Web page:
2.11. Statistical Analysis
SPSS 17.0 software was used for statistical analyses. All data are expressed as . Statistical analysis was carried out using paired 2-tailed Student’s -test and ANOVA. was considered statistically significant. ImageJ was used to analyze the images.
3.1. PRP Promoted the Proliferation and Immigration of EPCs, Especially in 10% PRP
The proliferation and migration ability of EPCs in PRP was evaluated by using cell migration and proliferation assays. Compared with the respective control groups, EPCs showed better proliferation and immigration in the PRP-treated groups (Figures 1(a) and 1(b)); the OD450 value in the 10% PRP-treated group was one-fold higher than that in the control group, and the number of migrated EPCs was nearly three-fold compared to that in the control group. Particularly, 10% PRP seemed to be the optimal concentration for EPCs among the three different concentrations used. In addition, flow cytometry was used to determine the apoptosis of EPCs (Figure 1(c)). EPCs showed lower rates of apoptosis in PRP-treated groups than in control groups, while the 10% PRP groups showed the least apoptosis rate among these groups.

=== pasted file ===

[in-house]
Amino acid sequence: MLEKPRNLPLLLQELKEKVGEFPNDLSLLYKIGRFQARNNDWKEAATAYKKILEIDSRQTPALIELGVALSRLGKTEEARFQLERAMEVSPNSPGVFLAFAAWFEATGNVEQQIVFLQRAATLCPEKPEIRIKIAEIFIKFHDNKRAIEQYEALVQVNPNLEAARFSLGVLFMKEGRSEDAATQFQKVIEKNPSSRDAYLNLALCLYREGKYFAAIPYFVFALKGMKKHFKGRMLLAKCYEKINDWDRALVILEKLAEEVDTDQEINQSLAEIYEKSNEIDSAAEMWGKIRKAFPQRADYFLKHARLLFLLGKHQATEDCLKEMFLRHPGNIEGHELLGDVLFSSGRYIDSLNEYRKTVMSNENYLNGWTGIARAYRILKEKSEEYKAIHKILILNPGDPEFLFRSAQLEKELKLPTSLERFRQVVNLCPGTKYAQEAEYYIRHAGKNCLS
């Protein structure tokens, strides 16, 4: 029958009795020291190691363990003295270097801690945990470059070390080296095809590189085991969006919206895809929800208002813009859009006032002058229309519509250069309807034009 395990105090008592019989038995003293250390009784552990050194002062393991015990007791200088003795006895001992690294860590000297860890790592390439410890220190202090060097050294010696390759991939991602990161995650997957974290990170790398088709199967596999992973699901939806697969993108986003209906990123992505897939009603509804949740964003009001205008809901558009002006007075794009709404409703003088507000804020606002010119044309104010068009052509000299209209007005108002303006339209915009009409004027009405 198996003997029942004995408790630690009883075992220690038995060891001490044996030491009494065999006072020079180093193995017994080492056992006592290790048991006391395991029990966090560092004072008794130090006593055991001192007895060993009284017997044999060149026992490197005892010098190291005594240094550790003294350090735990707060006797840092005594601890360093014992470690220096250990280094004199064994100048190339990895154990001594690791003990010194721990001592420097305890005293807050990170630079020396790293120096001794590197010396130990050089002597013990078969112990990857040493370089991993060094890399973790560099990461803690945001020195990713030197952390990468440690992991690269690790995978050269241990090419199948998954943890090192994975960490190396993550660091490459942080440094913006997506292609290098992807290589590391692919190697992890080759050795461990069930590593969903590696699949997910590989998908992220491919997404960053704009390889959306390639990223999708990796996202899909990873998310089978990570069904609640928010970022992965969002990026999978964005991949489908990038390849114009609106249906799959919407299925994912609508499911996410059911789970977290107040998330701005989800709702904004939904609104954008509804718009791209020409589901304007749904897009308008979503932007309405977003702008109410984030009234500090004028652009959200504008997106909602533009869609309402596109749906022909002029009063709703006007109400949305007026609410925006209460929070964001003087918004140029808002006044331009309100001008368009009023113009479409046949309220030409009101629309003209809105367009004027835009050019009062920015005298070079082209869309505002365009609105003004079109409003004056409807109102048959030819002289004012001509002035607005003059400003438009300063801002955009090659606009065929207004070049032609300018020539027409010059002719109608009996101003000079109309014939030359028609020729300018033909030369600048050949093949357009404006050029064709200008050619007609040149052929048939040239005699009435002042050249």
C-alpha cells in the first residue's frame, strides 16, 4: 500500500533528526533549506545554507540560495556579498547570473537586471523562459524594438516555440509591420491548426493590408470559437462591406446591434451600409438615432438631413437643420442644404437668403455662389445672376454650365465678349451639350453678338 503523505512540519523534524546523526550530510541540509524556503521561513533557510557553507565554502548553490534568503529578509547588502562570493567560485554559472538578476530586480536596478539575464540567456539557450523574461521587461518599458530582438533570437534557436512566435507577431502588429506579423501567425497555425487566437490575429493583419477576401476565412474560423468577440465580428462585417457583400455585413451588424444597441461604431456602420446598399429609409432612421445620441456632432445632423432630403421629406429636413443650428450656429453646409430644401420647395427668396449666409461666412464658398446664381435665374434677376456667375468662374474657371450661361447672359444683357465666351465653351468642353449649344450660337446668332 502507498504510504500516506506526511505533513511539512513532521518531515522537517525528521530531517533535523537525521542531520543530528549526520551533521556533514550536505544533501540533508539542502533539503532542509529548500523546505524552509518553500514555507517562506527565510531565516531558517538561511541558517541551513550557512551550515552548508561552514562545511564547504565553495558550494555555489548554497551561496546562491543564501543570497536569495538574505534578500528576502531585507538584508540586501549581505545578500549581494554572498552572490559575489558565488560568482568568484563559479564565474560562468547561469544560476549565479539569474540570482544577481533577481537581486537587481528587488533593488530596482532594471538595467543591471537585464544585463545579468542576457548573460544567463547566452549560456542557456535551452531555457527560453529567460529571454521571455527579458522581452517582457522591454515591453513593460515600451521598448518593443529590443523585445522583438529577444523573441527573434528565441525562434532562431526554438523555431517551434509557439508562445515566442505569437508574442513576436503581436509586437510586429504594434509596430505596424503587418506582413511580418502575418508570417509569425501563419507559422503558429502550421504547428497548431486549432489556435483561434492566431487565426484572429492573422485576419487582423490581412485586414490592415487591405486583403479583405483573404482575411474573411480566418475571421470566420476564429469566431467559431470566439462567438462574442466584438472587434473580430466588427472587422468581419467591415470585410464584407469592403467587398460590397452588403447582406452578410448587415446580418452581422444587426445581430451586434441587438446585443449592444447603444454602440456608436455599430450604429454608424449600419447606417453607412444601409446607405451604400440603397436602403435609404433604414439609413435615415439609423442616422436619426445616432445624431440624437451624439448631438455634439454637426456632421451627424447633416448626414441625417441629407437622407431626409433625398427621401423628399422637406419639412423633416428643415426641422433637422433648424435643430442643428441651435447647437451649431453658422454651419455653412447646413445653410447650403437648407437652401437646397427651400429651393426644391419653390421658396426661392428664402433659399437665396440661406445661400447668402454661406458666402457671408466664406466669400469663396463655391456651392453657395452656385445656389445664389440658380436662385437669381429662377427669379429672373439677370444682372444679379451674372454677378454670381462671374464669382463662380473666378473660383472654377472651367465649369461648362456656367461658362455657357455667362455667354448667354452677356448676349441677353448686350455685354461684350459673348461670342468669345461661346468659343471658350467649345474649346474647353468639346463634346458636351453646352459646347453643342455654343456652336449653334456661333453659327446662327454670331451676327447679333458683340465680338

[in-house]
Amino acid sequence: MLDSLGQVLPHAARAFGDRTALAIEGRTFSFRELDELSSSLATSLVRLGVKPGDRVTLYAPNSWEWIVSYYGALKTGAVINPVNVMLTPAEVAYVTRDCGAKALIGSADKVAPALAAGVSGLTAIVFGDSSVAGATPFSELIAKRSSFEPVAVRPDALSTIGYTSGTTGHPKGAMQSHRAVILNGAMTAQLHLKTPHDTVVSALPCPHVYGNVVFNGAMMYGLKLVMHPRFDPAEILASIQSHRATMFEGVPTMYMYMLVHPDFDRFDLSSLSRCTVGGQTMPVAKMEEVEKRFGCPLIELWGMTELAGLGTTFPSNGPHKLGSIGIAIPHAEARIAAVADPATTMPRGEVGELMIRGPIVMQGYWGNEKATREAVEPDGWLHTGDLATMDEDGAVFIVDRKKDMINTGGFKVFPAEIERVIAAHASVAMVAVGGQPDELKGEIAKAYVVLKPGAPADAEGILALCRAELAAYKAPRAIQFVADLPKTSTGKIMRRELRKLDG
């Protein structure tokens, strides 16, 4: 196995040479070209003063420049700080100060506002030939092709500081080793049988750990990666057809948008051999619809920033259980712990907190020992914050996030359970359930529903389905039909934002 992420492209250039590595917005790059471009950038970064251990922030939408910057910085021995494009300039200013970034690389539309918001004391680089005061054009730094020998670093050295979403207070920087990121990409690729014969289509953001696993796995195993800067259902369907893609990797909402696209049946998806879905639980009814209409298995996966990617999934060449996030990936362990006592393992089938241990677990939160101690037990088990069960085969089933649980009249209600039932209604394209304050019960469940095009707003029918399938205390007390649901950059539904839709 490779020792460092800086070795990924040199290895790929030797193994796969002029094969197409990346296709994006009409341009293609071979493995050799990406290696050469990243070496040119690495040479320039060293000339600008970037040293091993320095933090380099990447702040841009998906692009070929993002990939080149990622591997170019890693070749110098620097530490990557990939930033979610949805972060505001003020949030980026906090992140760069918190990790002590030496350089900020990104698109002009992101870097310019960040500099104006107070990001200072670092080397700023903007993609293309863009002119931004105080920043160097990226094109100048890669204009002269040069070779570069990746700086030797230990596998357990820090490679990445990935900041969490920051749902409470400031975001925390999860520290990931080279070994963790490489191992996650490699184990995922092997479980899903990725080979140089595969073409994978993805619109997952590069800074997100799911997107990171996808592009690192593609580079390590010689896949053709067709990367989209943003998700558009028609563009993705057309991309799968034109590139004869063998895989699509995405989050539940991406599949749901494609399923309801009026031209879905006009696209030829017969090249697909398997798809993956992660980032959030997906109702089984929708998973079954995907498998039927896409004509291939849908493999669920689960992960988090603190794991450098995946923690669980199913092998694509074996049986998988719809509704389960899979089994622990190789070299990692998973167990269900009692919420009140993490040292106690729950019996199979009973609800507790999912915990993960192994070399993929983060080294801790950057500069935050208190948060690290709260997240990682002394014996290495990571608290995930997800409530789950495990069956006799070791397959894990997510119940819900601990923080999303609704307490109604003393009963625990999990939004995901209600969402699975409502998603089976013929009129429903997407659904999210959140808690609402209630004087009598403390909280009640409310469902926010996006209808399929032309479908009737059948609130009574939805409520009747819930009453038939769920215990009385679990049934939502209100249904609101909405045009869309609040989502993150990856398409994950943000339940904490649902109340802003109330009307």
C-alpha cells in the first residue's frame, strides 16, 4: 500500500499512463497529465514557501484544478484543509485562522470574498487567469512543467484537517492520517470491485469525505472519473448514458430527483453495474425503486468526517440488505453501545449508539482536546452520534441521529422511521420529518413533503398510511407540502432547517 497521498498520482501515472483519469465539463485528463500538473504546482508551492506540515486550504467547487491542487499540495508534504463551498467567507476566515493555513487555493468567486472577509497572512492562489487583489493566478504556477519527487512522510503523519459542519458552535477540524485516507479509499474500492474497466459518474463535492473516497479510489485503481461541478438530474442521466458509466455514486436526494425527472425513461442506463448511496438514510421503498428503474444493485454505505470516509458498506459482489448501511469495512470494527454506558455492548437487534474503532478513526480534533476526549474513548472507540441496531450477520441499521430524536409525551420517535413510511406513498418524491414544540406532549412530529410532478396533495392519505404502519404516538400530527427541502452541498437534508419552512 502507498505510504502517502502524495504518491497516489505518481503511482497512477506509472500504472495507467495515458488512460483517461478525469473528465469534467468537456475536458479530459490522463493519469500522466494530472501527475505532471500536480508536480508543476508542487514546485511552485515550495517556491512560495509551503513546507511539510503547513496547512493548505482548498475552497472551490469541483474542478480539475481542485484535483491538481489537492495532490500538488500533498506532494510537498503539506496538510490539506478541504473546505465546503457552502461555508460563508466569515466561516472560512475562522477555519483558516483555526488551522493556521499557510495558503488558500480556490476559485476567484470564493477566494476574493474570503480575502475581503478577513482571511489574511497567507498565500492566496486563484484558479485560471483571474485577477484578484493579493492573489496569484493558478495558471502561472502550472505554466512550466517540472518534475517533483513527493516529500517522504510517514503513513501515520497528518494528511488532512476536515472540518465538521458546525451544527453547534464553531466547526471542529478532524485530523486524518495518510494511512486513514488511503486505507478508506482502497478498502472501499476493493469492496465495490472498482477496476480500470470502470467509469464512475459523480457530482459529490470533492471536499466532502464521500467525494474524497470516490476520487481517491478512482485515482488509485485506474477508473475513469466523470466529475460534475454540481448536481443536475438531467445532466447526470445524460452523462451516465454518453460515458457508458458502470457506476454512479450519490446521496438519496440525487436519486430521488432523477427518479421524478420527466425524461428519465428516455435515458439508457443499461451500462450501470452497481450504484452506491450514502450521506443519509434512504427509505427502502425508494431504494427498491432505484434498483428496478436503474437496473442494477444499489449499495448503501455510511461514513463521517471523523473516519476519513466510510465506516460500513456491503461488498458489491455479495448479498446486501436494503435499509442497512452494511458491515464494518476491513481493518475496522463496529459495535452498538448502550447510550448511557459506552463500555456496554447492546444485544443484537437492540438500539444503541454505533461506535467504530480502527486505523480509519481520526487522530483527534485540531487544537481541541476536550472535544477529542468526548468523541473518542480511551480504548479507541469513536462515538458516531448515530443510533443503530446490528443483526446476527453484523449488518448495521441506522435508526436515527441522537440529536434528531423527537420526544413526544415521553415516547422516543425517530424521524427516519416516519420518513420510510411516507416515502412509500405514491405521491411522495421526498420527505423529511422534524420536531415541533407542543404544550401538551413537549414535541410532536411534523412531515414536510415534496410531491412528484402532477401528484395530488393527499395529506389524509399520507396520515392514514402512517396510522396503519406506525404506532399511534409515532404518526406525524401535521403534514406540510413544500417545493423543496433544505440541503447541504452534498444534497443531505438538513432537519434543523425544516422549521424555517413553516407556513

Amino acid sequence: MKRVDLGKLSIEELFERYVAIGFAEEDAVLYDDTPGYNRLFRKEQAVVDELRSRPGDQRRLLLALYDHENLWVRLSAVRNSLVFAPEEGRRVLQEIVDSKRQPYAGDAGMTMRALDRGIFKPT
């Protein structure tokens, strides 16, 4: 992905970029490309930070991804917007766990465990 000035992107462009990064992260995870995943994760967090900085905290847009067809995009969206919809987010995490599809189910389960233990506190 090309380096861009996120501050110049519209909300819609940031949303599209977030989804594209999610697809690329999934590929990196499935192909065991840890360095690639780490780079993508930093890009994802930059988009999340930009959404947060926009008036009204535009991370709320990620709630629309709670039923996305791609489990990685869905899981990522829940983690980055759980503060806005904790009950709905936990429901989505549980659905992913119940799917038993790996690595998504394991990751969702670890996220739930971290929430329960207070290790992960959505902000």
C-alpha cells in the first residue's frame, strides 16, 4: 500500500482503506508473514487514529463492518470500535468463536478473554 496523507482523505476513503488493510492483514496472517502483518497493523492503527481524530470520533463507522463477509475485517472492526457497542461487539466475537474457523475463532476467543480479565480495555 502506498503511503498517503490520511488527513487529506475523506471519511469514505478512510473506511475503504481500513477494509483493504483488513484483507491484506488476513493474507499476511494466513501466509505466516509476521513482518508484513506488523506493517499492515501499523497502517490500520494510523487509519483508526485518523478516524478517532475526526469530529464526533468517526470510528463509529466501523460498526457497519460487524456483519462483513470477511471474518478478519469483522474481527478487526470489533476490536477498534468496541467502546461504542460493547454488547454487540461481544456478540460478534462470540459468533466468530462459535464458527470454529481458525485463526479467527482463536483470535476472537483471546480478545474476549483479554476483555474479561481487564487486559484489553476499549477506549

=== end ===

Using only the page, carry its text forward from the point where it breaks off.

3.2. Notch1 Pathway-Related and Angiogenic Genes and Proteins Showed Increasing Trends in PRP-Treated EPCs
Western blotting and qPCR were used to assess the expression of Notch1 pathway-related proteins and genes in EPCs. In our experiment with EPCs, Notch 1 and its downstream proteins including Jagged-1 and Hes1 showed significantly higher expression levels than those in the control group (Figure 2(a)). The expression of proteins was upregulated in the PRP-treated groups compared to that in the control group (Figure 2(b)).